Author(s): Montain SJ, Sawka MN, Cadarette BS, Quigley MD, McKay JM
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Abstract This study determined the influence of exercise intensity, protective clothing level, and climate on physiological tolerance to uncompensable heat stress. It also compared the relationship between core temperature and the incidence of exhaustion from heat strain for persons wearing protective clothing to previously published data of unclothed persons during uncompensable heat stress. Seven heat-acclimated men attempted 180-min treadmill walks at metabolic rates of approximately 425 and 600 W while wearing full (clo = 1.5) or partial (clo = 1.3) protective clothing in both a desert (43 degrees C dry bulb, 20\% relative humidity, wind 2.2 m/s) and tropical (35 degrees C dry bulb, 50\% relative humidity, wind 2.2 m/s) climate. During these trials, the evaporative cooling required to maintain thermal balance exceeded the maximal evaporative capacity of the environment and core temperature continued to rise until exhaustion from heat strain occurred. Our findings concerning exhaustion from heat strain are 1) full encapsulation in protective clothing reduces physiological tolerance as core temperature at exhaustion was lower (P < 0.05) in fully than in partially clothed persons, 2) partial encapsulation results in physiological tolerance similar to that reported for unclothed persons, 3) raising metabolic rate from 400 to 600 W does not alter physiological tolerance when subjects are fully clothed, and 4) physiological tolerance is similar when subjects are wearing protective clothing in desert and tropical climates having the same wet bulb globe thermometer. These findings can improve occupational safety guidelines for human heat exposure, as they provide further evidence that the incidence of exhaustion from heat strain can be predicted from core temperature.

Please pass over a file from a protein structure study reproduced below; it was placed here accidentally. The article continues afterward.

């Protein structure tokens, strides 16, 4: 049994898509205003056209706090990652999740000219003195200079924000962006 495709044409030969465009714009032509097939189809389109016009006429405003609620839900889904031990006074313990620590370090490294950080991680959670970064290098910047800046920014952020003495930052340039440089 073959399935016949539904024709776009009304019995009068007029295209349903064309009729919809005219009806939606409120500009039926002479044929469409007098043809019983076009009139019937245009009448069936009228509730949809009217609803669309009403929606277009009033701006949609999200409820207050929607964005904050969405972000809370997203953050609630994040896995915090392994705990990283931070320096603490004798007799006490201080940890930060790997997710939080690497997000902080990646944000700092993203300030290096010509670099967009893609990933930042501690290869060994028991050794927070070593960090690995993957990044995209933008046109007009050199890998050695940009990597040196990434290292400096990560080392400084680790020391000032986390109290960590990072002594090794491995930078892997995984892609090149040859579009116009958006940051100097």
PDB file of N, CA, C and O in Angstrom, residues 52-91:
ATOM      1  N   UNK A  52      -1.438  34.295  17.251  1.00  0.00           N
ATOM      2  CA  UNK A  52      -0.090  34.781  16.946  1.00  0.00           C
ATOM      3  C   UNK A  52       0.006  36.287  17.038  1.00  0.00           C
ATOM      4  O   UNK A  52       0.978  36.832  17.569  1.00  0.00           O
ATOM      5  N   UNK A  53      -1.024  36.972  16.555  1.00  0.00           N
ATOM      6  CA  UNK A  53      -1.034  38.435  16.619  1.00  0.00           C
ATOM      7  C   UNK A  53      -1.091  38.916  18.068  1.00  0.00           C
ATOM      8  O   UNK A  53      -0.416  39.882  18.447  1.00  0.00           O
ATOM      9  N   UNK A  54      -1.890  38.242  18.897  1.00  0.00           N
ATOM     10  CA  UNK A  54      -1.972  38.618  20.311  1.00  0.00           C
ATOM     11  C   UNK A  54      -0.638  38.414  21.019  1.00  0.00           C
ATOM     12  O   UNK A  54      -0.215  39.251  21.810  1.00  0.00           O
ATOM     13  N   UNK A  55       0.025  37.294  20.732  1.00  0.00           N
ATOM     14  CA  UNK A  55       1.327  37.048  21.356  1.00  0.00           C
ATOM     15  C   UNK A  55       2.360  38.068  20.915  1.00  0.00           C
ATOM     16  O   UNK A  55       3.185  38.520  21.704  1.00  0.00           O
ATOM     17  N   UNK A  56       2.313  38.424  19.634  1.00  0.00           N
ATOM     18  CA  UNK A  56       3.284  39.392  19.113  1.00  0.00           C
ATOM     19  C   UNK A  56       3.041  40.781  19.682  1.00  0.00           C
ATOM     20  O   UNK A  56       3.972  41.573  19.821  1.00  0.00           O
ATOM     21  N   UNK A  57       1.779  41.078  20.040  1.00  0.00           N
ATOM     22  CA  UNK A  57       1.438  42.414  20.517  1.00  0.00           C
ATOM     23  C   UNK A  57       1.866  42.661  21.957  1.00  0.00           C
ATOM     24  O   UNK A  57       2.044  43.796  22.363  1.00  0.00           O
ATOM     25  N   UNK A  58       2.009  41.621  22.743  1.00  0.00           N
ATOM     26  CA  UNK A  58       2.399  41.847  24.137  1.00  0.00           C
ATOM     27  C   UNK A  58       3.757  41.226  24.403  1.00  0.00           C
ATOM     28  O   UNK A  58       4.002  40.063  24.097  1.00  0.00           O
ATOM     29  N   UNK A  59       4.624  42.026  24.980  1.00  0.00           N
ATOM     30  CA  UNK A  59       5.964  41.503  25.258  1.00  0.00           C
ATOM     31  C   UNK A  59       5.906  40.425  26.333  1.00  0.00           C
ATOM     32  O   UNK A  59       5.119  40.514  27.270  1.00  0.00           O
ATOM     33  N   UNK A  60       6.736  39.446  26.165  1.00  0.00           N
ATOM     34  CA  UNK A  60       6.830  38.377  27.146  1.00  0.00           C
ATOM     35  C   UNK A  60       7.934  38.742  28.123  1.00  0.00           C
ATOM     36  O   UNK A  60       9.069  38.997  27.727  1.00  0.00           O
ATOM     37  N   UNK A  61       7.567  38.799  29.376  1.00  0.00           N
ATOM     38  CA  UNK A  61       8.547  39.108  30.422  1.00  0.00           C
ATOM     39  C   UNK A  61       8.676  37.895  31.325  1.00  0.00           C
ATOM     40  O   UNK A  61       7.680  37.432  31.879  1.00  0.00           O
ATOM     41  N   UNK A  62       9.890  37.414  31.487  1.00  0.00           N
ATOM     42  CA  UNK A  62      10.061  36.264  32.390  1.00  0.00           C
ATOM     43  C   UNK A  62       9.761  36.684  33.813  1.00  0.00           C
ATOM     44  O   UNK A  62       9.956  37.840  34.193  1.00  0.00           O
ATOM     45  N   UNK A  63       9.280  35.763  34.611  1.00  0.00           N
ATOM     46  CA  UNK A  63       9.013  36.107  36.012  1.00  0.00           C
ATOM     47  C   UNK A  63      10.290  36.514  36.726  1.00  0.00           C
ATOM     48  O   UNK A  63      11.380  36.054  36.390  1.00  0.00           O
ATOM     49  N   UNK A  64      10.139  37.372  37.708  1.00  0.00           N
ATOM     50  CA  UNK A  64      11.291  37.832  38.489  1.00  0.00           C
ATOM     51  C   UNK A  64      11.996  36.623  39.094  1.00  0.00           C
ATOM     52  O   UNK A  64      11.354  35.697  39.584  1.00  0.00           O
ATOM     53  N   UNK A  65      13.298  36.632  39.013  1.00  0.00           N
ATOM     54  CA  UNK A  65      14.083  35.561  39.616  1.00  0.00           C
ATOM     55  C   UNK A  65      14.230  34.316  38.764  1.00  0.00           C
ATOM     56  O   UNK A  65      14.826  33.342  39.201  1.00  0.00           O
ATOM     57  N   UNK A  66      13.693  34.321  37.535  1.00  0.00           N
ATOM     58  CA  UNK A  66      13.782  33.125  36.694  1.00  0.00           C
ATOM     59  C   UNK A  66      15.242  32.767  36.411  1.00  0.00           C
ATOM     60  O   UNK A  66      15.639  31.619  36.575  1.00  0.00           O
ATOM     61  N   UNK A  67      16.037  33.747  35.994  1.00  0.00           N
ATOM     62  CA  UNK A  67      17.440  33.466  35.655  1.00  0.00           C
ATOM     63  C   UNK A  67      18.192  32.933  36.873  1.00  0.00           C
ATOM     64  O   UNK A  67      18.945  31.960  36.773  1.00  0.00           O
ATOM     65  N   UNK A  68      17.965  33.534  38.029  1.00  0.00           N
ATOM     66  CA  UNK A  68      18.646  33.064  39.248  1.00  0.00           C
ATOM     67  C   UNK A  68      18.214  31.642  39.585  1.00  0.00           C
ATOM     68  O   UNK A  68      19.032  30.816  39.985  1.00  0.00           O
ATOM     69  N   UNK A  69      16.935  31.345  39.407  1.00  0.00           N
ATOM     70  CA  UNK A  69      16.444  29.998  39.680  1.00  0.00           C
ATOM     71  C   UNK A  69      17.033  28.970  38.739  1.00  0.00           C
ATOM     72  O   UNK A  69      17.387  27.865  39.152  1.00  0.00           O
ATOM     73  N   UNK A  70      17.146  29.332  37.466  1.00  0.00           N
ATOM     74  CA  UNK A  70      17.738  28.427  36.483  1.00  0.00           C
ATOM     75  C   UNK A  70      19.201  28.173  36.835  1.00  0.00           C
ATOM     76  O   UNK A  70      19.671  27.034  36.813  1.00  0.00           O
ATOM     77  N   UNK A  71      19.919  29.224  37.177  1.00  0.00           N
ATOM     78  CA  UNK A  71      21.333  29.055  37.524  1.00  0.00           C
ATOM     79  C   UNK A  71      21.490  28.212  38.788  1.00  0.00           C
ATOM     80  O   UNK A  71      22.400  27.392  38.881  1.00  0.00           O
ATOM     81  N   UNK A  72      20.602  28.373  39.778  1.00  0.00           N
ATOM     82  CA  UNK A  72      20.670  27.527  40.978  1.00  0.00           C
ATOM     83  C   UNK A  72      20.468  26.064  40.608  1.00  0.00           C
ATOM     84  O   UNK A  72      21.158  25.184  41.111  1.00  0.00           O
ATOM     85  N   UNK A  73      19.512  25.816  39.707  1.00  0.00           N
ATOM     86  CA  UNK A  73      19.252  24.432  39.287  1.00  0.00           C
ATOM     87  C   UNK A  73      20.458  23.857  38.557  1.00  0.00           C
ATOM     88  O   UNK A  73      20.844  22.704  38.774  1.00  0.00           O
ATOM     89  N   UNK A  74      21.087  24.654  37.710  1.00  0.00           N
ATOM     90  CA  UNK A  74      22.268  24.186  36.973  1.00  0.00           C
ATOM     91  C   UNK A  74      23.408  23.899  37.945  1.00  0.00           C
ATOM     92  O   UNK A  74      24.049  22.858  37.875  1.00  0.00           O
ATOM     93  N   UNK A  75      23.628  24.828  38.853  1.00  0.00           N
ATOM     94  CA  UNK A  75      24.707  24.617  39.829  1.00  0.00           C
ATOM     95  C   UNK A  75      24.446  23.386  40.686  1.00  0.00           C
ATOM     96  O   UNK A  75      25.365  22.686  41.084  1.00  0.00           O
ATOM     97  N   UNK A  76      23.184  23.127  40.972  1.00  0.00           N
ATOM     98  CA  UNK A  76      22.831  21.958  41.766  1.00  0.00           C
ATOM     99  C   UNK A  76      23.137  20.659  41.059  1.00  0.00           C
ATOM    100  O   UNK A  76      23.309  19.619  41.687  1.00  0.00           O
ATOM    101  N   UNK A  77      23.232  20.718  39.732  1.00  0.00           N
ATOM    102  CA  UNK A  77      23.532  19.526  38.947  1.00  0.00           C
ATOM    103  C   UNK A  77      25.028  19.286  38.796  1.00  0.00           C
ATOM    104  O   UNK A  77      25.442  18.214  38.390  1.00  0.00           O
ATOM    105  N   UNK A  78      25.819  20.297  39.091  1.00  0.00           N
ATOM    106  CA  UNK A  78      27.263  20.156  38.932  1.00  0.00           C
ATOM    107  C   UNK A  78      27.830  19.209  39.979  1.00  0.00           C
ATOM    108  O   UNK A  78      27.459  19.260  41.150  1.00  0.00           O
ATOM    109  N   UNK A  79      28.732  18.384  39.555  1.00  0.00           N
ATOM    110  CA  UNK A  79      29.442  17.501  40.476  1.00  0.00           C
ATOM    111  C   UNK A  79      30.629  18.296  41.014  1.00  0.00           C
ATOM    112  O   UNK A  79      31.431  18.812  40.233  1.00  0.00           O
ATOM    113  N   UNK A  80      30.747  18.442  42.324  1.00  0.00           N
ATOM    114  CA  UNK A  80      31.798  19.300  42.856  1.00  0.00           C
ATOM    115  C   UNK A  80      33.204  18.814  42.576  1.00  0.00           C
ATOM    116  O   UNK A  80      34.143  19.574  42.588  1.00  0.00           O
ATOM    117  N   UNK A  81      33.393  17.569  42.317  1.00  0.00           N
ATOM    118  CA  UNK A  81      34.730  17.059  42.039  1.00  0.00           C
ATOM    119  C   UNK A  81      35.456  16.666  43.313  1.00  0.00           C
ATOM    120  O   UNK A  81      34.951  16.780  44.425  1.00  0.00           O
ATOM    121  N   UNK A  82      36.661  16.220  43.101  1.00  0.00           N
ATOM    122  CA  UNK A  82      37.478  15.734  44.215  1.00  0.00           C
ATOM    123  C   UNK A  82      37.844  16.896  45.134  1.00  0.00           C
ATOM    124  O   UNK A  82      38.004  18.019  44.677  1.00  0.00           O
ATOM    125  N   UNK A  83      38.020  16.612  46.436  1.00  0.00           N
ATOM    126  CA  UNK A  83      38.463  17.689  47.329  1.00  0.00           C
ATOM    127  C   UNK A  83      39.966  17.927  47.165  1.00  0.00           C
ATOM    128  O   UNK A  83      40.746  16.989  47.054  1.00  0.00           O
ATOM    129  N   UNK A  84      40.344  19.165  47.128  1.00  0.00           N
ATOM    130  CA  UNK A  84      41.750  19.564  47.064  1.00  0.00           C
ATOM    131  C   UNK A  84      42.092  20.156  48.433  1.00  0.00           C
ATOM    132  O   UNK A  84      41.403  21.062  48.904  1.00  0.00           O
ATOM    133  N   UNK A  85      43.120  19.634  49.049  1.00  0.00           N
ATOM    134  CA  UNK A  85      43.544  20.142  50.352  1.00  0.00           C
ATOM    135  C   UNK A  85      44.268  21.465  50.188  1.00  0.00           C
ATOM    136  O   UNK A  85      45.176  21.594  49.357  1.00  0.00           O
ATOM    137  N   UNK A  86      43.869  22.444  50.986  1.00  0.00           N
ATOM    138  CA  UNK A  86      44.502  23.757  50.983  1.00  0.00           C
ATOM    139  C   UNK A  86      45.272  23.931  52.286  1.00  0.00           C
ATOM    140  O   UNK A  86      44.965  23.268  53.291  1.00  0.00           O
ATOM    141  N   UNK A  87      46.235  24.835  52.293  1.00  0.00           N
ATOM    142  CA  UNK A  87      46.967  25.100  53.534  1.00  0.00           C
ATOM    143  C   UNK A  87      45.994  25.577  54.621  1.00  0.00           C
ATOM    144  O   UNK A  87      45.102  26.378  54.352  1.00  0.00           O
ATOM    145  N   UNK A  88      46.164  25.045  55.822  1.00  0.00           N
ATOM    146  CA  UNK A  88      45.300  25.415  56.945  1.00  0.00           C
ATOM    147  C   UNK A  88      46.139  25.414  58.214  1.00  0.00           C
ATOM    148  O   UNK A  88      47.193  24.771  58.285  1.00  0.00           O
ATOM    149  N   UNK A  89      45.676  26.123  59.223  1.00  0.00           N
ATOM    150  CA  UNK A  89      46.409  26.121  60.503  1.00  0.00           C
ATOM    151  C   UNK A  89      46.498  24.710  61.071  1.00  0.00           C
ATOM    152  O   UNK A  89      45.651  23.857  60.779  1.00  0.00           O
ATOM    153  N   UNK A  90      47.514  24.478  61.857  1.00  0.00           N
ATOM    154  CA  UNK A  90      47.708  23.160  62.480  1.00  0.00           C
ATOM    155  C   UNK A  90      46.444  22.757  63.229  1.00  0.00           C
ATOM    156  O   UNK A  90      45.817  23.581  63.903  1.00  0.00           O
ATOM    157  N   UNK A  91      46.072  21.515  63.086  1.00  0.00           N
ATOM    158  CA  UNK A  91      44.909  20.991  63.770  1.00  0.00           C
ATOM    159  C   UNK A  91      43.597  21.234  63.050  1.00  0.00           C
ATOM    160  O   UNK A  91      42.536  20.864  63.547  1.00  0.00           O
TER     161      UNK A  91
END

This article was published in J Appl Physiol (1985)
and referenced in Emergency Medicine: Open Access